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Adventures in Looming (and painting with electricity!)

What I Learned at the Bead&Button Show in 2017!

One of the perks of my job is being able to sample a few classes at our annual Bead&Button Show, which takes place every June in Milwaukee. It is very tough to choose between 400+ different jewelry-making classes; there just are not enough hours in the week. I took three classes, and each one was better than the next. 

I have a guilty jewelry-making secret. Despite being the Content Editor for the online home of Bead&Button magazine, and editing dozens of bead weaving and stitching projects over the past year, I had never actually pushed a needle through a seed bead. UNTIL NOW. 

winding path
What my final project will look like. I chose to make this pattern in purple. 
My actual loomwork, using the loom that Cindy Kinerson sells. The painter's tape is just there to hold my needle and thread in place so that I can pick up where I left off!
I took myself out of my metalsmithing comfort zone and signed up for a class in loomwork with Cindy Kinerson. The class/pattern was called Winding Path Cuff, and it was a beginner-level class in basic loomwork. 

It began poorly. I was nervous, then I arrived late, I had the wrong color of Fireline and to top it off, I could NOT thread a needle. I was just stuck and getting annoyed -- I mean, I can sew, how hard should this be!! Then one of my lovely fellow students introduced me to something new: a big-eye needle. I owe her my everlasting thanks!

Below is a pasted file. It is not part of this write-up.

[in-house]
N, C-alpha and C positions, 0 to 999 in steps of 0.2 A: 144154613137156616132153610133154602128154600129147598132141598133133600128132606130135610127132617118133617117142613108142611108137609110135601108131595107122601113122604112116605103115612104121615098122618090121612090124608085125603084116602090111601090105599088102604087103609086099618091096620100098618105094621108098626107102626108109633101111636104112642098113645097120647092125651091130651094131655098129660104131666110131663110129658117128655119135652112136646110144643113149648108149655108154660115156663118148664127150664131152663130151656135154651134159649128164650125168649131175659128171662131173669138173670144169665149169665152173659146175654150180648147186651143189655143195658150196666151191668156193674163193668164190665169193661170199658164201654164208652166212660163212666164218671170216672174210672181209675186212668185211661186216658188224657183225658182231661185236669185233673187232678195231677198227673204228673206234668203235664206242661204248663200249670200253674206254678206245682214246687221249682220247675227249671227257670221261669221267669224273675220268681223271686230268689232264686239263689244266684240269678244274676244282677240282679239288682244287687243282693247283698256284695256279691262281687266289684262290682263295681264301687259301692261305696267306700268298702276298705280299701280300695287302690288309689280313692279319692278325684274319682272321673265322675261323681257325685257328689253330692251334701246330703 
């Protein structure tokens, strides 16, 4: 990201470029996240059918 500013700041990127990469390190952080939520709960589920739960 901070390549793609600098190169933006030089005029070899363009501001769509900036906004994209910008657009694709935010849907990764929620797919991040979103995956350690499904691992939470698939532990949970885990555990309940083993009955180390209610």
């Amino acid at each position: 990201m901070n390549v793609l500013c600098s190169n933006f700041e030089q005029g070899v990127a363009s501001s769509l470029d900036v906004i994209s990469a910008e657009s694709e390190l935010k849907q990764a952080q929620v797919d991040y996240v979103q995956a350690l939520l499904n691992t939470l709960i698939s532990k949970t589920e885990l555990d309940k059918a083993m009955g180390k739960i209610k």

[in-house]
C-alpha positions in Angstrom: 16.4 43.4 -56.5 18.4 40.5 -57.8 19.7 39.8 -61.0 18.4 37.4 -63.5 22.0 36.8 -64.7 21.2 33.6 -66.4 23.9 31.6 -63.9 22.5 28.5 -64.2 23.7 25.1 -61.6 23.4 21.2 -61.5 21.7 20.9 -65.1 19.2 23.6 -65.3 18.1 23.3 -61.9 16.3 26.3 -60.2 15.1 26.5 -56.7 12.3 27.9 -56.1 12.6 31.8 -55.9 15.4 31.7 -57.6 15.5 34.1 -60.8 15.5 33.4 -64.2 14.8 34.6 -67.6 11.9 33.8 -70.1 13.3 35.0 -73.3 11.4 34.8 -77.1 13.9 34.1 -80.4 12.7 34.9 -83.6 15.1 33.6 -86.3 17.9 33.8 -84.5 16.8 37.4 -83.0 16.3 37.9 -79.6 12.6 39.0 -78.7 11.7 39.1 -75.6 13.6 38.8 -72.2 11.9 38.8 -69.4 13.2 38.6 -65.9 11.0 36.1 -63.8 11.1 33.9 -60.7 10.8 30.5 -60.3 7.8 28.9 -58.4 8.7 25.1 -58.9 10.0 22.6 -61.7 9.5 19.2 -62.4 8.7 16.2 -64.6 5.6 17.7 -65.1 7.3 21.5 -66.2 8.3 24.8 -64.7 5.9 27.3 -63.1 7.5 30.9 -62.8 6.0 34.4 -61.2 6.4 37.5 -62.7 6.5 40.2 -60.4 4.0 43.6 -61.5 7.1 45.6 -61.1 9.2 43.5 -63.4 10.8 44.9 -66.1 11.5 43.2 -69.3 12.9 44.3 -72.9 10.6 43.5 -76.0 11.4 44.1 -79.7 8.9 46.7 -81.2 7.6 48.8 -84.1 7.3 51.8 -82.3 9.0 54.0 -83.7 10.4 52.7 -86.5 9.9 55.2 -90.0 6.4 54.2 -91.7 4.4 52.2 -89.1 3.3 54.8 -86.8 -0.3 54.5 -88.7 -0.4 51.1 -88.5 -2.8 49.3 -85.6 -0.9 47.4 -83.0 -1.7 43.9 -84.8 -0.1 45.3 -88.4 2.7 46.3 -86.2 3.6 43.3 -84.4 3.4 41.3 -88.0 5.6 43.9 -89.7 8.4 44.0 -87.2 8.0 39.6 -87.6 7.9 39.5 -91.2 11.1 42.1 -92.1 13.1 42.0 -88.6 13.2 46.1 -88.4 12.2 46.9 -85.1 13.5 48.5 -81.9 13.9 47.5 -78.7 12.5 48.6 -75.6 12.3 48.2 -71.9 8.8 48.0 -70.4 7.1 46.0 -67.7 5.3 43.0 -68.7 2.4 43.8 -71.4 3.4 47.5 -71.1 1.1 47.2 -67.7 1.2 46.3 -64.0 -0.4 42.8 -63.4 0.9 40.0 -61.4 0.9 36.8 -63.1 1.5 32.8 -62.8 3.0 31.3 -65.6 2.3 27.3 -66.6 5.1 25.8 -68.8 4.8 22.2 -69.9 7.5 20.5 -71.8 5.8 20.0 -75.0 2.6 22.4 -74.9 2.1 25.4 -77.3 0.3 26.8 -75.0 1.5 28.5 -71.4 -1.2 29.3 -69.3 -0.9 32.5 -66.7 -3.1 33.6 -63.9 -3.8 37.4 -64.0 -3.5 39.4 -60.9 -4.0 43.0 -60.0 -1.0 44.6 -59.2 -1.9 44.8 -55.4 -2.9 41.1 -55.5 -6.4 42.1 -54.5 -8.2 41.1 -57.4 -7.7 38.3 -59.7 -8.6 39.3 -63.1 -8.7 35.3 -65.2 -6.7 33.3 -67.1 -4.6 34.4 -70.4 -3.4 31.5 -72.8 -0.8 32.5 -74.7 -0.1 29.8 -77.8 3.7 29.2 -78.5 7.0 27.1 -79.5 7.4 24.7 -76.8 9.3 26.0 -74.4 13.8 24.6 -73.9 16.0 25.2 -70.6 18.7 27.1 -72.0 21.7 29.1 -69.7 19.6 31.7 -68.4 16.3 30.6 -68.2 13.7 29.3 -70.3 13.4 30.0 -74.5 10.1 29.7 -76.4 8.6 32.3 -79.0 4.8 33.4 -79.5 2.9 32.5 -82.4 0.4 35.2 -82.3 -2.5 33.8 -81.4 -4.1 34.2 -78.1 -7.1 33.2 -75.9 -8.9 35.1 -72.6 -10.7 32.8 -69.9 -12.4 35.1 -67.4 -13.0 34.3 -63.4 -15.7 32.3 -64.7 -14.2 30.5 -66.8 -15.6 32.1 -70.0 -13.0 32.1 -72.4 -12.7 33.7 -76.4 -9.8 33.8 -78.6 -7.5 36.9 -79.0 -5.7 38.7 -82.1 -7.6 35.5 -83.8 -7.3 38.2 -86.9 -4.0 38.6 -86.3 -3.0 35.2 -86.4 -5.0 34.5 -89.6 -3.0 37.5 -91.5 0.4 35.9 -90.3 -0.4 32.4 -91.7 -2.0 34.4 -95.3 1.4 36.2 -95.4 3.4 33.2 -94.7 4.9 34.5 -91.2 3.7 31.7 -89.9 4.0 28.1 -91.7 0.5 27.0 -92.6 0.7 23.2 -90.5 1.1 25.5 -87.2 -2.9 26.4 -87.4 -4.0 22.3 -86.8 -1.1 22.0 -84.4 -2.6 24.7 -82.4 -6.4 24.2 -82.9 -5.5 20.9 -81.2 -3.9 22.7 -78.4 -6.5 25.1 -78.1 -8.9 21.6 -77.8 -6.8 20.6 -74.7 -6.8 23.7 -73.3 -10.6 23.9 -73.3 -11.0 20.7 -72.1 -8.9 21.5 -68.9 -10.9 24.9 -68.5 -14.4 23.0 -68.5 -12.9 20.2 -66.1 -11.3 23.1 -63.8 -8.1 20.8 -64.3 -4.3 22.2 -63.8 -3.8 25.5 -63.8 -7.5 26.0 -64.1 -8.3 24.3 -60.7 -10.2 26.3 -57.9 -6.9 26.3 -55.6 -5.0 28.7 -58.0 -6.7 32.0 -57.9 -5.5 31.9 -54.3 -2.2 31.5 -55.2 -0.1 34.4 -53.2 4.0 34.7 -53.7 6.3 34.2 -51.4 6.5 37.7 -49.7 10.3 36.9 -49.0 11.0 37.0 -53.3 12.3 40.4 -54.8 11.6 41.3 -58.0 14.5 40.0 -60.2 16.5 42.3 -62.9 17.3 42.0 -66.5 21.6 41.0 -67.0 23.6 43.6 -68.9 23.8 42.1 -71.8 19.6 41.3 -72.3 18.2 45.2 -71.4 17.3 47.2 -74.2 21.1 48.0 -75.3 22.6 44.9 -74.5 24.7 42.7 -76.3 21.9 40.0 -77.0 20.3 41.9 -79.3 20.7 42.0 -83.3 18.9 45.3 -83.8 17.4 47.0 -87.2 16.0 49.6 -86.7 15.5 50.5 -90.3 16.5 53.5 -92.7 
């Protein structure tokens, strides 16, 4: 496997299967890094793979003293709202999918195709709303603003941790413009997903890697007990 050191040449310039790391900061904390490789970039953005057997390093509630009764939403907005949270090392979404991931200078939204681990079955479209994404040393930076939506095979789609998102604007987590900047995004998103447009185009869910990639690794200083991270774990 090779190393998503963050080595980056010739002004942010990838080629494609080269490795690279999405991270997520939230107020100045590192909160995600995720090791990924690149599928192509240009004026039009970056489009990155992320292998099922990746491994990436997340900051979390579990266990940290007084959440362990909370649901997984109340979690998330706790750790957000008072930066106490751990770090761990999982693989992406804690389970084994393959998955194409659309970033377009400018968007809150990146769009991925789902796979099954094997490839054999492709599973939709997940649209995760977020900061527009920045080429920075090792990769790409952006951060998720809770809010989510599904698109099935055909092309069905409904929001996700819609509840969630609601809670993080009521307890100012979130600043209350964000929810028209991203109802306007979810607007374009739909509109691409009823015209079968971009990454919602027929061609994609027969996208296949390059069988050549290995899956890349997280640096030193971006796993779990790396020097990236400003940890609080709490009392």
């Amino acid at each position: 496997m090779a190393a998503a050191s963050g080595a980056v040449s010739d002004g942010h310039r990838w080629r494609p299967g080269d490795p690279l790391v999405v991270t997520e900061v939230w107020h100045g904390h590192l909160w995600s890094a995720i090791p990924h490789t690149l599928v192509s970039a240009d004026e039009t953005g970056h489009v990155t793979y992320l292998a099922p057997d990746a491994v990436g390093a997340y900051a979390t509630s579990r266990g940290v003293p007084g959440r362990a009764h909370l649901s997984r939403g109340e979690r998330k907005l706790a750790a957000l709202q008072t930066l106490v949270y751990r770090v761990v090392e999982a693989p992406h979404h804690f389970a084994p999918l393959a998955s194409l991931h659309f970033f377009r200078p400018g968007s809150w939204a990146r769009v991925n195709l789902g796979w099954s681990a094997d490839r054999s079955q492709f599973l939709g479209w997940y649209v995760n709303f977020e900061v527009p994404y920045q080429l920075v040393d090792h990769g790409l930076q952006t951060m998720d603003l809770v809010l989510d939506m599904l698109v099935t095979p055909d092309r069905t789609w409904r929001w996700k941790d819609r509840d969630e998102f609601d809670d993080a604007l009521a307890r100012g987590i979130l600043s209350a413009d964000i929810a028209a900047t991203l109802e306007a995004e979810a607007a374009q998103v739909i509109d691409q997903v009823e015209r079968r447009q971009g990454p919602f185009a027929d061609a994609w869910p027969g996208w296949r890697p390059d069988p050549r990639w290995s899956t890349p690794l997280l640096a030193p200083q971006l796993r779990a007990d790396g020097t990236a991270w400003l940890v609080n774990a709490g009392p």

Cindy warped my loom for me (thank goodness!) and I was off. She recommended that, as a beginner, I use the word chart, and soon I was beading away! Something clicked and I began to see the pattern emerge. I found myself relaxing into the rhythm of the beadwork and really enjoyed it. I wasn't able to finish in time, but will, and I know that my friend Julia will help me get this off the loom and on to my wrist. I was feeling pretty pleased with myself; I may have annoyed my co-workers a bit though, as I carried the entire loom with me all evening making them admire my work!